- Toss in the dried oregano, bread crumbs, and olive oil, plus salt and pepper to taste.
- Transfer the mixture to a plate.
Prepare and cook the veal or pork
- Bash each veal or pork steak with the rolling pin until fairly flat (1 cm thick, preferably).
- Smear both sides with a little olive oil to cover it, to ensure that the breadcrumb mixture adheres. (Purists might want to use lard or rendered chicken fat)
- Place each steak onto the crumbs and flip over so both sides are coated with bread crumbs.
- Heat oil in the frying pan on medium-high heat,
- Carefully lay in the schnitzels and fry for about 10 minutes or until golden and cooked through, turning them halfway.
Directions for Roasted Potatoes
- Preheat the oven to 220 degrees.
- Prepare and cook the potatoes.
- Chop the potatoes into bite-size chunks and transfer them to the baking tray.
- Drizzle the potatoes with oil.
- Season the potatoes with salt and pepper to taste.
- Toss the potatoes to coat.
- Spread out and roast the potatoes on the middle shelf of the oven for about 35 mins or until golden and crispy, turning them halfway.
Directions for Spaetzle
- 4 cups all-purpose flour
- 2 tsp salt
- 8 large egg3/4 cup milk
- In a bowl, whisk together the flour, eggs, milk, and salt.
- Stir until the batter is well combined and develops bubbles.
- Let the batter sit for 5-10 min.
- Put a colander into a bowl to drain the spaetzle once cooked and bring a large pot of water over high heat to a boil, add about 1 Tbsp of salt to the water, and reduce temperature to a simmer.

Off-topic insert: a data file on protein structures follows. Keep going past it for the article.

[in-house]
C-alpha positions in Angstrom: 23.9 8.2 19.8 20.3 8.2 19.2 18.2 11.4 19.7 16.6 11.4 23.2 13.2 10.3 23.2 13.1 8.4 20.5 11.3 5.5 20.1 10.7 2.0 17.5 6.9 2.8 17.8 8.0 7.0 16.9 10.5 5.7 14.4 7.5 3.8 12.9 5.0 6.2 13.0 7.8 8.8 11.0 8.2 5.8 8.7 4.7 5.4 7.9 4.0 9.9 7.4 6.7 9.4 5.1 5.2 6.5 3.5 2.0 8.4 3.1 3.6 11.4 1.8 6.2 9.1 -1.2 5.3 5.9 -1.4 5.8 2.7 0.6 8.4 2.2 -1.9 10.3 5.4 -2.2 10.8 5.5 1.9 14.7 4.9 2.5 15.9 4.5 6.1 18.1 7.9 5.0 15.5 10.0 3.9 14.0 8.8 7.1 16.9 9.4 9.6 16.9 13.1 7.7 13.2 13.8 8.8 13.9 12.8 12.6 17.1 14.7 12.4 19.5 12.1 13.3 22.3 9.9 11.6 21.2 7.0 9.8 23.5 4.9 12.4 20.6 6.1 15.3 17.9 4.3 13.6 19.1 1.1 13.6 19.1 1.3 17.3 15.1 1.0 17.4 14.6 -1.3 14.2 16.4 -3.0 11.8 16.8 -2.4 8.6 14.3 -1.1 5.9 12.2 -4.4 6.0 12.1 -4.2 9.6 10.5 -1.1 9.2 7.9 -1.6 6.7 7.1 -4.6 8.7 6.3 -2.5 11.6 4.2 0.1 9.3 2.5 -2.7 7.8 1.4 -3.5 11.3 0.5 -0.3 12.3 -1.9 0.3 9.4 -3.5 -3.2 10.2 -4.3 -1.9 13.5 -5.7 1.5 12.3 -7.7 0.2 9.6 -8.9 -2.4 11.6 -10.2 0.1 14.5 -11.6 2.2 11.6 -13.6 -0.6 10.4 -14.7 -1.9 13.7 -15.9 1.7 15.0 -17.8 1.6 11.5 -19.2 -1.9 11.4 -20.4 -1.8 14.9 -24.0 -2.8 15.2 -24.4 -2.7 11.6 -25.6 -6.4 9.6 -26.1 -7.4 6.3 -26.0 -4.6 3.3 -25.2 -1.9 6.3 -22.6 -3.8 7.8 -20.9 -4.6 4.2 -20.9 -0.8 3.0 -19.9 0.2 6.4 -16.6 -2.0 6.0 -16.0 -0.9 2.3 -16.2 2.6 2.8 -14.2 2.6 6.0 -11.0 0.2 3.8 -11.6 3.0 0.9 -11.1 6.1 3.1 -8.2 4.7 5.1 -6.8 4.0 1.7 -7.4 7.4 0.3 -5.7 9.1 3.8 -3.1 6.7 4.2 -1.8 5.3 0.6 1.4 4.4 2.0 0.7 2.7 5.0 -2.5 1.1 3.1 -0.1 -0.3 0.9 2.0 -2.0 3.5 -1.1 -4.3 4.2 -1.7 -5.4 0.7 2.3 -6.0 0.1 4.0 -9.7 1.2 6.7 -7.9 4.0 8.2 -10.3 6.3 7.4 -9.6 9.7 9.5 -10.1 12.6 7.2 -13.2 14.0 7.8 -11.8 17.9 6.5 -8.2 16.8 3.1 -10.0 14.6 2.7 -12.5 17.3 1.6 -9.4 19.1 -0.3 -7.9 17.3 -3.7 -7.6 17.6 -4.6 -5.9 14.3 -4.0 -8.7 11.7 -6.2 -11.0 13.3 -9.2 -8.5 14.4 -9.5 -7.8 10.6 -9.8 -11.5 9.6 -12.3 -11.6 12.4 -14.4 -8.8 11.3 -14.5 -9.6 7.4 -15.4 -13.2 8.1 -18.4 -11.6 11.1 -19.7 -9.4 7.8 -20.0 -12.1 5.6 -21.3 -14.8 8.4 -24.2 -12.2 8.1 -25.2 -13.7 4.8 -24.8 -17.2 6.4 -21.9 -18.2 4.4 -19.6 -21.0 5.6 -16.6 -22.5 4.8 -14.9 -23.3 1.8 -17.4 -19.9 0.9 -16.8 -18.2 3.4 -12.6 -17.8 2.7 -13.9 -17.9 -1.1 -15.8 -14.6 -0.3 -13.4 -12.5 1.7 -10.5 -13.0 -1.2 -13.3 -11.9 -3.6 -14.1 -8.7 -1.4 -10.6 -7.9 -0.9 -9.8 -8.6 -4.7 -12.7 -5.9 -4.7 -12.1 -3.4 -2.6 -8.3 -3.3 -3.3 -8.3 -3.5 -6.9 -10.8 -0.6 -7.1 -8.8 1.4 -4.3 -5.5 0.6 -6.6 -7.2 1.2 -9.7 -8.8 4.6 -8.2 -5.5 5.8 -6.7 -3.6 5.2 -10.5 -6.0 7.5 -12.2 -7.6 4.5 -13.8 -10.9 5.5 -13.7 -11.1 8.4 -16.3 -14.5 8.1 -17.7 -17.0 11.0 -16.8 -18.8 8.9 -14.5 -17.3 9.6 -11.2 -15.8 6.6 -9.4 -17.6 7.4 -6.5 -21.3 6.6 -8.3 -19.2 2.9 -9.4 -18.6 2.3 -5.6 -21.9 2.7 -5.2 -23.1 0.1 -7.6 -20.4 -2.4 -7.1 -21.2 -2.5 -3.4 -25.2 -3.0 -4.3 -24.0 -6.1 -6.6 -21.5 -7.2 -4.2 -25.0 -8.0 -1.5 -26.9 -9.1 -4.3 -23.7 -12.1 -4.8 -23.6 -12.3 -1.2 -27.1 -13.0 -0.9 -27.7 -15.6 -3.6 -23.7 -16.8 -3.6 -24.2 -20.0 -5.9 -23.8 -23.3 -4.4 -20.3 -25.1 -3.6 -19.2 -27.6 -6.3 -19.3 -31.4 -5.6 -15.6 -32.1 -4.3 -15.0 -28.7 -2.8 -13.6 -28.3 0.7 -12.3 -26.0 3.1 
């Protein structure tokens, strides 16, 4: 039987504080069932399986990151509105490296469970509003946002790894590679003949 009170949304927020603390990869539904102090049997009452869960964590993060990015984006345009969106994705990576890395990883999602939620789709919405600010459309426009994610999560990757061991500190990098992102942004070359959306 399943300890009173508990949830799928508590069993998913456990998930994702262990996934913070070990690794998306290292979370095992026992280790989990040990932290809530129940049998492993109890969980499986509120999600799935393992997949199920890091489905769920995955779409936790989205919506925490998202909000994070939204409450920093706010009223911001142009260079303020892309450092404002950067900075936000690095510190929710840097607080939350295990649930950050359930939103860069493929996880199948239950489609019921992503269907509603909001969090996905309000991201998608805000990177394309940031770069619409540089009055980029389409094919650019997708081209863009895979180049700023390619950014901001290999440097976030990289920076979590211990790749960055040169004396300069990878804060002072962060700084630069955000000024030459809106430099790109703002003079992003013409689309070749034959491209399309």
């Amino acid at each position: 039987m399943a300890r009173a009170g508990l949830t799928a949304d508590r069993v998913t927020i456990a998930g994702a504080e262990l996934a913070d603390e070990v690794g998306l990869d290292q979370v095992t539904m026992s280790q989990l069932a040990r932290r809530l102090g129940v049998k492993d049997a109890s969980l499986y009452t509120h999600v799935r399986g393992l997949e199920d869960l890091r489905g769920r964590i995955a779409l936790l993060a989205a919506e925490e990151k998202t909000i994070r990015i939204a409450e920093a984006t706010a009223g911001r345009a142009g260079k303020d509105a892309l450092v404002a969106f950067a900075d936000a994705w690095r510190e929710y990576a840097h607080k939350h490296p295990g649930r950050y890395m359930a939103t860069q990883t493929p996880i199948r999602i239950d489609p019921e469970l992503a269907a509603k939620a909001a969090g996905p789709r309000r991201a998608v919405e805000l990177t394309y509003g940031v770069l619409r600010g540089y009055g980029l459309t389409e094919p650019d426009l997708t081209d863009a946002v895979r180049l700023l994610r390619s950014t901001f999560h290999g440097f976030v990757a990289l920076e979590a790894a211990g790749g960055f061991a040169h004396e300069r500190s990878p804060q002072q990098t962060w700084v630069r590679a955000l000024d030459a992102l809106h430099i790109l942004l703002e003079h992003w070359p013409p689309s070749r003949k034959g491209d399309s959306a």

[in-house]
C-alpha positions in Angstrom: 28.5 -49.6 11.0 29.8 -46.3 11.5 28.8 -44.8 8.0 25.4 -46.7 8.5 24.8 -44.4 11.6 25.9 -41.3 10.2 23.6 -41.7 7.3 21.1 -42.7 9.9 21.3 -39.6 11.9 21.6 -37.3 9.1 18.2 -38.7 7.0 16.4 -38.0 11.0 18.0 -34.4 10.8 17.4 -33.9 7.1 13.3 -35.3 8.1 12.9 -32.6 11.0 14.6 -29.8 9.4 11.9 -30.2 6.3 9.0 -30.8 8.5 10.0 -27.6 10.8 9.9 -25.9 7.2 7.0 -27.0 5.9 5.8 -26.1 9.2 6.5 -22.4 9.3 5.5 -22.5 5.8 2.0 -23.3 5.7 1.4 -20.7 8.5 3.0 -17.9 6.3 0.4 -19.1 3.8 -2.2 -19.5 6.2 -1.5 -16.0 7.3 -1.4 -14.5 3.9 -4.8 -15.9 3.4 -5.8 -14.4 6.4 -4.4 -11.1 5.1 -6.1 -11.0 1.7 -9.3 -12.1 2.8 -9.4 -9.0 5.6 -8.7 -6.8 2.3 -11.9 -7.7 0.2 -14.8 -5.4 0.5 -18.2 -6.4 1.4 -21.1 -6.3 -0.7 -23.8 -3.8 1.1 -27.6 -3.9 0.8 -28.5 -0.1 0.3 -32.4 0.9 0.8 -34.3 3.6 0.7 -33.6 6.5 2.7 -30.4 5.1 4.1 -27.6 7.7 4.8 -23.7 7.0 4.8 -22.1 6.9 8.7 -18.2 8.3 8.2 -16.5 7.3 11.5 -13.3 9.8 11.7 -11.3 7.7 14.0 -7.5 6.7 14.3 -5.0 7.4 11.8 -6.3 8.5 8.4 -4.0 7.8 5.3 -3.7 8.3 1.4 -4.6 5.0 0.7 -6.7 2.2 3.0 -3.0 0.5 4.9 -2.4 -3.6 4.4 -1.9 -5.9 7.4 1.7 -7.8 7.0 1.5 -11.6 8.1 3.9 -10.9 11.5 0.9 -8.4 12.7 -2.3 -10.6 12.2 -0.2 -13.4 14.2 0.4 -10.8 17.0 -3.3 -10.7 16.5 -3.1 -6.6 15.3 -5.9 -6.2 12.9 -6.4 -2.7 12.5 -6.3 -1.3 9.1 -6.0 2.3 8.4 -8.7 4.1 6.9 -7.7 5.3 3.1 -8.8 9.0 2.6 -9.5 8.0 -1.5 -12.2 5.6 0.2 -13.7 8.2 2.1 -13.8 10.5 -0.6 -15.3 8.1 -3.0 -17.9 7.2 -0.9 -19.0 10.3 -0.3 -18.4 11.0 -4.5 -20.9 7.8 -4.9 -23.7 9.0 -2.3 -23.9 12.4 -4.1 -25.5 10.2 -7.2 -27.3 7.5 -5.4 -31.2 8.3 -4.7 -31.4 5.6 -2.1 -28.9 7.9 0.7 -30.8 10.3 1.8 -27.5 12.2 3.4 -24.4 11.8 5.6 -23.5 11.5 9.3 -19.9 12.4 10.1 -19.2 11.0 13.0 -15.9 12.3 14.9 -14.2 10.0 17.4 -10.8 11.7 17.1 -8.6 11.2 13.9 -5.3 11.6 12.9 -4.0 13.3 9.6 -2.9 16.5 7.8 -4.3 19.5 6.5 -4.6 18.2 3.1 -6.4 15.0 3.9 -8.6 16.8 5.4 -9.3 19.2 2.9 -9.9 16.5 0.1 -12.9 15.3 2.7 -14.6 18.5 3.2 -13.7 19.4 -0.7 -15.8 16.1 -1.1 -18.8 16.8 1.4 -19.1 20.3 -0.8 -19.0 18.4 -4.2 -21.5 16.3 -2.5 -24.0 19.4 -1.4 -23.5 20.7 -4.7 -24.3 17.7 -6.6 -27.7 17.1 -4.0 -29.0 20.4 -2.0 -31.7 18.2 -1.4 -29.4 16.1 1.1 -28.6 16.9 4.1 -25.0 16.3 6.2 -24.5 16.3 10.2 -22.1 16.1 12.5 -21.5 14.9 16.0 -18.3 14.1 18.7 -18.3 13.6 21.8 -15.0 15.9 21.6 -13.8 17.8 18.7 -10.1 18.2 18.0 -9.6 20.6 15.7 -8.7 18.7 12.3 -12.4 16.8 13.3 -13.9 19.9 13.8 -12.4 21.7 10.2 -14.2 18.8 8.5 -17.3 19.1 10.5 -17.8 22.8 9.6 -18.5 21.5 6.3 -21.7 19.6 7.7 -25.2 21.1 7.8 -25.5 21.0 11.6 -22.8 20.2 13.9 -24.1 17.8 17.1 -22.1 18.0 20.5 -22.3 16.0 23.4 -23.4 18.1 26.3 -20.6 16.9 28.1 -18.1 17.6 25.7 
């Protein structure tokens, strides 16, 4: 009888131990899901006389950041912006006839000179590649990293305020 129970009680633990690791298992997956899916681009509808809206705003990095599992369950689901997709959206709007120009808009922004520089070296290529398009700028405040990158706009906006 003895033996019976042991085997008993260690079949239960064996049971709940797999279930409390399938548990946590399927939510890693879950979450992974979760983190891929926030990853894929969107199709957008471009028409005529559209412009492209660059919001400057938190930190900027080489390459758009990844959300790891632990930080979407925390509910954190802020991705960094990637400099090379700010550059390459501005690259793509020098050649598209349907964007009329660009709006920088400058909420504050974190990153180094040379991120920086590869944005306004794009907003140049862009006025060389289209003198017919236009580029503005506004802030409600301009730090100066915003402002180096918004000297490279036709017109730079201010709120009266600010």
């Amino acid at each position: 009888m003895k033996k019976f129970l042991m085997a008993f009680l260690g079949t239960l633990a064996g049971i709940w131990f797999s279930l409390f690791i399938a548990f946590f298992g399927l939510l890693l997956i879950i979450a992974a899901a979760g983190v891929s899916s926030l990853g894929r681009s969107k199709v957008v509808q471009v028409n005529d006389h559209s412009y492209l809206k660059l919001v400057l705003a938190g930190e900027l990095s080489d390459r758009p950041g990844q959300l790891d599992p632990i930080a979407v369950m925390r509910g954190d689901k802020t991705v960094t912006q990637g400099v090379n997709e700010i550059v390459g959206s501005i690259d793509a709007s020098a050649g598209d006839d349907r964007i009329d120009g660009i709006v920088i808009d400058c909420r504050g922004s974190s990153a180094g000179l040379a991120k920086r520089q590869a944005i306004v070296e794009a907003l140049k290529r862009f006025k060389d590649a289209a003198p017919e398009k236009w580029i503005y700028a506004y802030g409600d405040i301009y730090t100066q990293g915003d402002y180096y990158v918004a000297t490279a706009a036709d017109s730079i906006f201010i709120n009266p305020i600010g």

- Press batter through a spaetzle maker, a large holed sieve or colander into the simmering water.
- If you don’t have any of those, dribble the batter from a spoon bit by bit into the boiling water
- Work in batches,stirring occasionally.
- after using about 1/3 of the batter stop adding new spaetzle and let them cook for about 2-3 minutes, or until they float to the top.
- Stir occasionally.
- Use a slotted spoon to transfer the spaetzle to the colander so that excess water can drip off
- Serve the spaetzle immediately or saute them in butter to crisp them up a little.
- If you don’t serve or saute them right away, add 1 or 2 Tbsp of butter to the hot spaetzle to prevent them from sticking together.
- Serve with an ice cold beer.
Germany’s Beer Culture Is Linked To Namibia
Namibia is on the southwestern coast of Africa some 7400 miles from Germany, linked to German history and culture for more than 200 years.
Namibia History, Briefly
Namibia was one of Europe’s colonial conquests in the 1800s, then called German West Africa.
In 1920, Germany surrendered it as part of the peace agreement following World War I, allowing the territory to be administered by the League of Nations. Namibia gained independence 70 years later.
The National Museum of Namibia, in capital city Windhoek, is a must for visitors, for more than 3,000 years of history, including the Colonial period and since.
German Beer in Namibia
Namibia Breweries was founded in 1920 by Carl List and Hermann Ohlthaver and has grown to become a premium beer brand with strong footprints in Germany. Its beers are relatively popular in the Western country, lending directly to the German’s beer culture.
You can find German-style beer everywhere in Namibia, from the capital of Windhoek to the guesthouses and hotels serving visitors to Namibia’s national parks, such as the amazing Etosha National Park, and wildlife viewing. Also schnitzel.
In addition to wildlife viewing, Namibia is famous for its giant sand dunes, the largest in the world, some of which are open to climbing.
That’s a photo of me, ecoxplorer Evelyn Kanter, about to climb one more than 300 feet high in Sousevlei.
Guaranteed that I needed a good, cold German beer afterward.
Make mine a hefeweizen!
This was published originally in 2019 and has been updated for 2022.